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(HealthDay News) -- Those who consume nuts have a lower risk of total and cause-specific mortality, according to research published in the Nov. 21 issue of the New England Journal of Medicine.
Ying Bao, M.D., Sc.D., of Harvard Medical School in Boston, and colleagues examined data from 3,038,853 person-years of follow-up for women in the Nurses' Health Study and men in the Health Professionals Follow-up Study to assess the association between nut consumption and mortality.
The researchers found an inverse association between nut consumption and total mortality for women and men. Pooled multivariate hazard ratios showed significantly reduced risk of death for participants who ate nuts less than once per week (0.93), once per week (0.89), two to four times per week (0.87), five or six times per week (0.85), and seven or more times per week (0.80), compared with those who did not eat nuts. Those who ate nuts also had significantly reduced risk of death due to cancer, heart disease, and respiratory disease.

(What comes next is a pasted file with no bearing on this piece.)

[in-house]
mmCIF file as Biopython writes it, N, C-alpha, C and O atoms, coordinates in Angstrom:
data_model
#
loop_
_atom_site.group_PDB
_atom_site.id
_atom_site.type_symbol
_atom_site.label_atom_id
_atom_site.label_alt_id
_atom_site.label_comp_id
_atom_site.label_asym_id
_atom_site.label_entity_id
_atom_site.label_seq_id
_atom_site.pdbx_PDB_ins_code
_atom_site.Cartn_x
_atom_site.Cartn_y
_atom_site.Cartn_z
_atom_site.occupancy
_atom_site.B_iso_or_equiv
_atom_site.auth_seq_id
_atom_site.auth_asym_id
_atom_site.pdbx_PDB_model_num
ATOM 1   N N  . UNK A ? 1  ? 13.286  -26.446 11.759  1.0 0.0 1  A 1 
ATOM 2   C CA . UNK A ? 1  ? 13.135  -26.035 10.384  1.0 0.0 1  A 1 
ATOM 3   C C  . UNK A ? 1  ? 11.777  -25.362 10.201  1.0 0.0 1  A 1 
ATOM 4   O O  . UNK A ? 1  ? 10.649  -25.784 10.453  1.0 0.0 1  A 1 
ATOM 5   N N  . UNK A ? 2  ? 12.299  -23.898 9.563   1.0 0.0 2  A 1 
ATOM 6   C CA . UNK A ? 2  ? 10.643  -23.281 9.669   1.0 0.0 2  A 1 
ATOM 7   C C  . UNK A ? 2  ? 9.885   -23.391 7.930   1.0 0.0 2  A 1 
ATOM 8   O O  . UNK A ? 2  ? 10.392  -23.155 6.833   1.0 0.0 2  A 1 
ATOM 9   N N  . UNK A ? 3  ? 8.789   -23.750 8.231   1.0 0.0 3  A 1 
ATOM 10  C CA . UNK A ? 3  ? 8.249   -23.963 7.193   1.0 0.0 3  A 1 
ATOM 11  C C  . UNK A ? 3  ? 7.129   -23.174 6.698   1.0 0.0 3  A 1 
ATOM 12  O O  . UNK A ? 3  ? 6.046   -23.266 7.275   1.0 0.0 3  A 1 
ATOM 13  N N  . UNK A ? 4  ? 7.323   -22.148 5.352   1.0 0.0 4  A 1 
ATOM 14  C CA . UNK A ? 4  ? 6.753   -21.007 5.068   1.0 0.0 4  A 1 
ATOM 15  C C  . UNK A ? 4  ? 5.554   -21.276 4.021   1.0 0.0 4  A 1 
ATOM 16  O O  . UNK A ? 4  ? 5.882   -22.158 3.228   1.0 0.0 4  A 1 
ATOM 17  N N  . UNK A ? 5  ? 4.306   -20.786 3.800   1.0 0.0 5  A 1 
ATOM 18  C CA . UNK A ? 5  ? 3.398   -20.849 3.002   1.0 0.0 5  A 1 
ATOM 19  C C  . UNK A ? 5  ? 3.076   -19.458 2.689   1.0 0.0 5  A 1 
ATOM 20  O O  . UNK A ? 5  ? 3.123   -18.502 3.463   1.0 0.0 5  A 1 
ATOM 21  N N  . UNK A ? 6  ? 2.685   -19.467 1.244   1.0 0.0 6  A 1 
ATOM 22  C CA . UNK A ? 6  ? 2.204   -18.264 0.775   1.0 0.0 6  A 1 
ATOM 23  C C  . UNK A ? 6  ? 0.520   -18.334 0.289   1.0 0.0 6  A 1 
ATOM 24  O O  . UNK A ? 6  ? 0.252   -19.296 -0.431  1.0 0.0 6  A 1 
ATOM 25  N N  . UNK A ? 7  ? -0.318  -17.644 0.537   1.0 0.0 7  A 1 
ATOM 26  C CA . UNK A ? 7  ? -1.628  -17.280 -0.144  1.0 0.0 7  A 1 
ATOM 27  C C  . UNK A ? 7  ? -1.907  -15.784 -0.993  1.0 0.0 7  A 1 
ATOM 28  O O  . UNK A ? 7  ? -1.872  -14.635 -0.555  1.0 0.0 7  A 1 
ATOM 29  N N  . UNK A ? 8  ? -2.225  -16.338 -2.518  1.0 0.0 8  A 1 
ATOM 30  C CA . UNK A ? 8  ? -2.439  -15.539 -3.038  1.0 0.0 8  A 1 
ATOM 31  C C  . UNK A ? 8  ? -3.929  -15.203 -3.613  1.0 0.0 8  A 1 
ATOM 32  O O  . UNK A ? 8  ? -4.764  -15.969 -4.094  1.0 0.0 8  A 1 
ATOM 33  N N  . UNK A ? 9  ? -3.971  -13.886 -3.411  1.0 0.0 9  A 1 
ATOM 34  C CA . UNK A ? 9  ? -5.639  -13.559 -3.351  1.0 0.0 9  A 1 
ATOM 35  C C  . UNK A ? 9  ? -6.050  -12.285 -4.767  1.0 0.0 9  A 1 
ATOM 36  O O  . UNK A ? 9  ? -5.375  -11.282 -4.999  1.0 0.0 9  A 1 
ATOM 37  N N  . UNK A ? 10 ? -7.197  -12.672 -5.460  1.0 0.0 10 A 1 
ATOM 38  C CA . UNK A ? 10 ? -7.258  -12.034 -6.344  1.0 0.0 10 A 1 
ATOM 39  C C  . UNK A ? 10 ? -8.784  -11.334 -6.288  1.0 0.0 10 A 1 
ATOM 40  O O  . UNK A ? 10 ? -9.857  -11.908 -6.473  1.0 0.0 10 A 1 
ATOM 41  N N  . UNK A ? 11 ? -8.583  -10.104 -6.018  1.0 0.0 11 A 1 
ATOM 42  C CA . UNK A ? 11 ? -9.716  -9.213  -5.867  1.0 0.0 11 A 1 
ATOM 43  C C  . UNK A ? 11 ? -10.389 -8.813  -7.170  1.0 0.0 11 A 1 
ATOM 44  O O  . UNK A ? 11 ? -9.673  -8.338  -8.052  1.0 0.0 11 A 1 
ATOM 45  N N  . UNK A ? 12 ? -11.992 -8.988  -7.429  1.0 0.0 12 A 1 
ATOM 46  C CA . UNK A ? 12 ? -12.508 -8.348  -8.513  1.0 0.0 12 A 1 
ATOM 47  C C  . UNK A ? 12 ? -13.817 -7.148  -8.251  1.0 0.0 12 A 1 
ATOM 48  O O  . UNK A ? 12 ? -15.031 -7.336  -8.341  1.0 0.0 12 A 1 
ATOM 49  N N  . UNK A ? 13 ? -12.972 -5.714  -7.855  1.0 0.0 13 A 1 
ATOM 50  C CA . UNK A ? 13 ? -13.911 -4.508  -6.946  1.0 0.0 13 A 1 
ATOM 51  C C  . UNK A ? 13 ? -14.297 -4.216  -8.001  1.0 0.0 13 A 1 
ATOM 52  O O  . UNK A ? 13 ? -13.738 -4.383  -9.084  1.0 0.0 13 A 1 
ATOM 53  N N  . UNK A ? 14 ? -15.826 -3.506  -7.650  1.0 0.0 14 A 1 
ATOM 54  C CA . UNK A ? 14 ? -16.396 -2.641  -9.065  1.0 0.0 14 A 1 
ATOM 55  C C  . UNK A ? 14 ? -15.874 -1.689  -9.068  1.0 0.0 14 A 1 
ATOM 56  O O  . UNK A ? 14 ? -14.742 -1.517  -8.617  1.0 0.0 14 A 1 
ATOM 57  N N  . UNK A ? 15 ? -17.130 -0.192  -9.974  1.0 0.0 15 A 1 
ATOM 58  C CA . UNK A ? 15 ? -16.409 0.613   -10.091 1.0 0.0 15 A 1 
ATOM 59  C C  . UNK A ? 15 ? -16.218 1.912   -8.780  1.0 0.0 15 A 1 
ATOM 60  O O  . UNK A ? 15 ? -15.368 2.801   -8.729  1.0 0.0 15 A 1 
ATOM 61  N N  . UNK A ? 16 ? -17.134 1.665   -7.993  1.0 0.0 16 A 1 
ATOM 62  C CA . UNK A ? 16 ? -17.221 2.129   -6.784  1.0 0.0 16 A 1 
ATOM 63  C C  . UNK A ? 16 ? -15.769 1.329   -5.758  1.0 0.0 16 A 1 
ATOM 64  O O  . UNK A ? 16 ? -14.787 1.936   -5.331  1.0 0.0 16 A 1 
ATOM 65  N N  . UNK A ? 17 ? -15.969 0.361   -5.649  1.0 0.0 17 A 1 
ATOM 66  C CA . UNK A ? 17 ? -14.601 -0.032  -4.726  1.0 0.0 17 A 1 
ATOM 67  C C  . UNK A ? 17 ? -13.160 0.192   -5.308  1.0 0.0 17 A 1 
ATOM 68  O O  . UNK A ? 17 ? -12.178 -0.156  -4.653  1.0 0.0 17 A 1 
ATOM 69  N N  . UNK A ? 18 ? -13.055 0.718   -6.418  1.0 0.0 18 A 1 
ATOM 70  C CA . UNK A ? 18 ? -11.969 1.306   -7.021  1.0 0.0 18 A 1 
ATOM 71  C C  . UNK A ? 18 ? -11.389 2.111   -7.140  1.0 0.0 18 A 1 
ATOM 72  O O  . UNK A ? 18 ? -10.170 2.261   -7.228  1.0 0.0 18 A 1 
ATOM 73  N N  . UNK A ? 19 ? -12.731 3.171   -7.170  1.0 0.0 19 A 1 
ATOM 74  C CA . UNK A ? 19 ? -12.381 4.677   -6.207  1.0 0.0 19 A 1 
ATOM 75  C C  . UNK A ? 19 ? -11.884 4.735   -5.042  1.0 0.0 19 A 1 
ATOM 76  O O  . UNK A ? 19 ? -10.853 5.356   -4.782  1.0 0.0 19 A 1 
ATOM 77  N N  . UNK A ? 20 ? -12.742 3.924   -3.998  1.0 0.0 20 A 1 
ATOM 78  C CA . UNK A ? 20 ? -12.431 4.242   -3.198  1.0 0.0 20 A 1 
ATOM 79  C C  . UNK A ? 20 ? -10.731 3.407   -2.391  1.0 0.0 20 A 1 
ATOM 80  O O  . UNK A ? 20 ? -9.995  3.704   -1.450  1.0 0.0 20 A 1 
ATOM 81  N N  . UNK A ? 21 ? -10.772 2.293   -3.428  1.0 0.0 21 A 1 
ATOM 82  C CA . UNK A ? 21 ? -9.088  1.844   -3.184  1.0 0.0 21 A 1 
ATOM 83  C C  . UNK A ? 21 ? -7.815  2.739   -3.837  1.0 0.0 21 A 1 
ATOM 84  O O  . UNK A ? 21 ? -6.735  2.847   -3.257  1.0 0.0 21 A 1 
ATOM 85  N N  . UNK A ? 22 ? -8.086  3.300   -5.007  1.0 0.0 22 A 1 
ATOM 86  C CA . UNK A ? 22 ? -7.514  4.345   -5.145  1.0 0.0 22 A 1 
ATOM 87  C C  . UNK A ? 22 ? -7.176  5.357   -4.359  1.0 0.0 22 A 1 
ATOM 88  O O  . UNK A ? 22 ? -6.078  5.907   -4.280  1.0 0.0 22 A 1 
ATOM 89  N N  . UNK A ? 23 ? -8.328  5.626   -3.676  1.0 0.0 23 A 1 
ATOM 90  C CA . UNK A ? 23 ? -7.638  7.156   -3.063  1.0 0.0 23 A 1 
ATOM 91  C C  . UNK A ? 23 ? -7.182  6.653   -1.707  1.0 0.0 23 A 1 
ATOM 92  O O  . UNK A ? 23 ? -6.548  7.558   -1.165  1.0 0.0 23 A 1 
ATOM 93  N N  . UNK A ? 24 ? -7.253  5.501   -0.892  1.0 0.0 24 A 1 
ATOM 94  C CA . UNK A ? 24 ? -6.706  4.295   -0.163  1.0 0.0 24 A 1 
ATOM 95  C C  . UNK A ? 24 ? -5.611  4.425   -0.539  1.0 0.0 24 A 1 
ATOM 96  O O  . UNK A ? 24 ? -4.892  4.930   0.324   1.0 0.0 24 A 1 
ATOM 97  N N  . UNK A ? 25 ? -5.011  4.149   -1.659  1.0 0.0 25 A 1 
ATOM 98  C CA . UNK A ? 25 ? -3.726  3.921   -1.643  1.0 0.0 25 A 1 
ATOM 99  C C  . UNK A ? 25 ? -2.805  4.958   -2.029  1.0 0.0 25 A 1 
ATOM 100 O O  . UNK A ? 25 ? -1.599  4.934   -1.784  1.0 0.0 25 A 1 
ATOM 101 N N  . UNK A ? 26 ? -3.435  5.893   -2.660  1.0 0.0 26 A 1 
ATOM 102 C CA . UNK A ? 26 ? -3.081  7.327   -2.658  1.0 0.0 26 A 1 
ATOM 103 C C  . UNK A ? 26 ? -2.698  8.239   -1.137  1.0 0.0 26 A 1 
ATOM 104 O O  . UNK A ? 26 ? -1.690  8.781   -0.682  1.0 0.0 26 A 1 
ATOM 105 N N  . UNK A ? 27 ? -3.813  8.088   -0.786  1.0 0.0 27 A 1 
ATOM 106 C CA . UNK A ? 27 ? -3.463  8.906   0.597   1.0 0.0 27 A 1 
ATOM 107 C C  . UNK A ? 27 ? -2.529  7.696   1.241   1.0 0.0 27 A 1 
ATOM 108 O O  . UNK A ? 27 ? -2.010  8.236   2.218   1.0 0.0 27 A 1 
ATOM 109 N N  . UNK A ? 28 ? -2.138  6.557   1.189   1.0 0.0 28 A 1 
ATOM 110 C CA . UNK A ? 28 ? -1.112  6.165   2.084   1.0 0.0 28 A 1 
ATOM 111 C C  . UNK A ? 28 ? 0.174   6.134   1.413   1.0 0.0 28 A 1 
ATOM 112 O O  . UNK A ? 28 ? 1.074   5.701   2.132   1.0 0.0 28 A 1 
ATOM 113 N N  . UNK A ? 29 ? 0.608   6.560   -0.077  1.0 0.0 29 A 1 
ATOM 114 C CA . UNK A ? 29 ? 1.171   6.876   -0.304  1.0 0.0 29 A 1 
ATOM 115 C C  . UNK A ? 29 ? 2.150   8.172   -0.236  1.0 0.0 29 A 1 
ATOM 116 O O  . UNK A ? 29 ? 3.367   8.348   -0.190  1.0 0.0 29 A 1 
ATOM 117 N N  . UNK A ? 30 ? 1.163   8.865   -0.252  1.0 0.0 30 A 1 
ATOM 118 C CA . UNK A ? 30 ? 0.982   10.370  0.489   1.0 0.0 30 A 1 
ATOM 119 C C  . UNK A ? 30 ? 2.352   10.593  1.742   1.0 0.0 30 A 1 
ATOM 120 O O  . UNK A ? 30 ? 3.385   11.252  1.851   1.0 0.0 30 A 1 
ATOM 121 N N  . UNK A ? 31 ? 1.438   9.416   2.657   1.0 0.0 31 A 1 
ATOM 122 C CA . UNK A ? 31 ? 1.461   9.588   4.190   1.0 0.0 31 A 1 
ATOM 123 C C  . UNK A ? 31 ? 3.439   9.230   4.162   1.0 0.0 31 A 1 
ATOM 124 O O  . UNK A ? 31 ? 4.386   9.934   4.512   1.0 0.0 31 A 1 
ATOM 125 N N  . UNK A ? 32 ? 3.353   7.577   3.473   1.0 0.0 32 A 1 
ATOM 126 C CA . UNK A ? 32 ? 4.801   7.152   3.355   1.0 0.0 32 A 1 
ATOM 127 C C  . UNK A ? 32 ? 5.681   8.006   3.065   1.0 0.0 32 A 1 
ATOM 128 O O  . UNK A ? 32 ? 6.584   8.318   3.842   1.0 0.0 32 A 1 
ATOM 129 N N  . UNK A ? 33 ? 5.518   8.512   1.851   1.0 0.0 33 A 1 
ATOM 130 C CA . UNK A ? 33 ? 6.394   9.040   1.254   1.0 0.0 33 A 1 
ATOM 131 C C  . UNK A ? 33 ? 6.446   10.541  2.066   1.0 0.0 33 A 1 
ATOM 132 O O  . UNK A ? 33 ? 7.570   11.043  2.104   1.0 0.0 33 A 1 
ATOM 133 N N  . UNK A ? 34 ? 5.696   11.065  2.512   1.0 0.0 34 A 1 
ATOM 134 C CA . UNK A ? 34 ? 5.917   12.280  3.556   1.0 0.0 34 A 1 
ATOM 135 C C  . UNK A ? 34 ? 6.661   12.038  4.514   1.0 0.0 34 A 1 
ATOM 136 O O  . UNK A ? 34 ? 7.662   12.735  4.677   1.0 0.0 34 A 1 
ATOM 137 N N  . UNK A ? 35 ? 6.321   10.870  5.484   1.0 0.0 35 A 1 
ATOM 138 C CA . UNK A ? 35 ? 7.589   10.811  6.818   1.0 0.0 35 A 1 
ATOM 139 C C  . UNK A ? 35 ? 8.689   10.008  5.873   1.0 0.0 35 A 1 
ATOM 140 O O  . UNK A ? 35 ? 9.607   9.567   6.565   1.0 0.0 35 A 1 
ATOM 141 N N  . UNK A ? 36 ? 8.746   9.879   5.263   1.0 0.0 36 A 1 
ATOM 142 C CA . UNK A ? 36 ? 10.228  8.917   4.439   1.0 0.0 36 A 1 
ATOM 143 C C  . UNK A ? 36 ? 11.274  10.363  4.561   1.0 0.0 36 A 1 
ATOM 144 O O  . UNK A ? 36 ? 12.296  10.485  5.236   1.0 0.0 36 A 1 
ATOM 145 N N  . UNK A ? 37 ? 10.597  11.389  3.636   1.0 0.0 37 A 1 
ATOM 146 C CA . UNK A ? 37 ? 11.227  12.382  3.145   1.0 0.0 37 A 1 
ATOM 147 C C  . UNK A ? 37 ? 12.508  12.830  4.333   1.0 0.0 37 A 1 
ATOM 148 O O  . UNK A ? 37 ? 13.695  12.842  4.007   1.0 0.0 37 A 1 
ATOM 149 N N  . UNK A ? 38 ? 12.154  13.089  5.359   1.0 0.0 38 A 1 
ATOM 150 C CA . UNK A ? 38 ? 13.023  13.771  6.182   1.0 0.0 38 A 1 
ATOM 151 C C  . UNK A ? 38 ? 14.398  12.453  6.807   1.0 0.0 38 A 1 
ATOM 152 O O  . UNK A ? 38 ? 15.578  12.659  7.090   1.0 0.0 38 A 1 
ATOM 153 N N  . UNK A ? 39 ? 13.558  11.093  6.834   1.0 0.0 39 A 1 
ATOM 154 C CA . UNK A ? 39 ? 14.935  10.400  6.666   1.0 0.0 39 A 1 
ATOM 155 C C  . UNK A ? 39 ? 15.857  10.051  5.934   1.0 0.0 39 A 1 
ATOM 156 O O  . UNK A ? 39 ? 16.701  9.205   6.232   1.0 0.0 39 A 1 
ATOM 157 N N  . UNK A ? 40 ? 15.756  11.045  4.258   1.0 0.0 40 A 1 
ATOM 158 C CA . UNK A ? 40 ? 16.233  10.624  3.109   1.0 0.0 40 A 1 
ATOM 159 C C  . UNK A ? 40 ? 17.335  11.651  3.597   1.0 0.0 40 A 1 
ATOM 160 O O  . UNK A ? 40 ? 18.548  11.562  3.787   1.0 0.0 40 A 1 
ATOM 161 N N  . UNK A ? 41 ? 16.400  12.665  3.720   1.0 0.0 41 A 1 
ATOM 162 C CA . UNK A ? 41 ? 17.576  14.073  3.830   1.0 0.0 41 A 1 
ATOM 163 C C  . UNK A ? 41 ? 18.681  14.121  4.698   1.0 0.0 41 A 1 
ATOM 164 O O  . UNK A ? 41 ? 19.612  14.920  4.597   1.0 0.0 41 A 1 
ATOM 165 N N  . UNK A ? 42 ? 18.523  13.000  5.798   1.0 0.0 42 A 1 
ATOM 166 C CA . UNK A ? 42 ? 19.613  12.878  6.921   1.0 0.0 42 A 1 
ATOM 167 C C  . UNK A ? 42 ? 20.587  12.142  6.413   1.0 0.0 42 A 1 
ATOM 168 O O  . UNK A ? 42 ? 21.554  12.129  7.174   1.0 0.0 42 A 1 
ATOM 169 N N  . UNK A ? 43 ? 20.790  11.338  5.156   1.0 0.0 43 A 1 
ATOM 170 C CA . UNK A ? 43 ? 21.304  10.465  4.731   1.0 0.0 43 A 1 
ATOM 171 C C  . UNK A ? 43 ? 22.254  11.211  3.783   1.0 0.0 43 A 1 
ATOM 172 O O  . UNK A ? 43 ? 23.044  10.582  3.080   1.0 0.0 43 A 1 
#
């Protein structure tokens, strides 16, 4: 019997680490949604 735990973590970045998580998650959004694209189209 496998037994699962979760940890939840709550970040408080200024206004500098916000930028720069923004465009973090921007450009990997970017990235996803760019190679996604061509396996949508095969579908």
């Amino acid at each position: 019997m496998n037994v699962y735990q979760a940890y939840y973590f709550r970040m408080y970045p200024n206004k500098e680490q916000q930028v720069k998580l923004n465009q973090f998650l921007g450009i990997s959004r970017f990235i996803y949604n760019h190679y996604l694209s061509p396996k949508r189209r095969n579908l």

"In two large prospective U.S. cohorts, we found a significant, dose-dependent inverse association between nut consumption and total mortality, after adjusting for potential confounders," the authors write.
A grant from the International Tree Nut Council Nutrition Research and Education Foundation partly funded the study.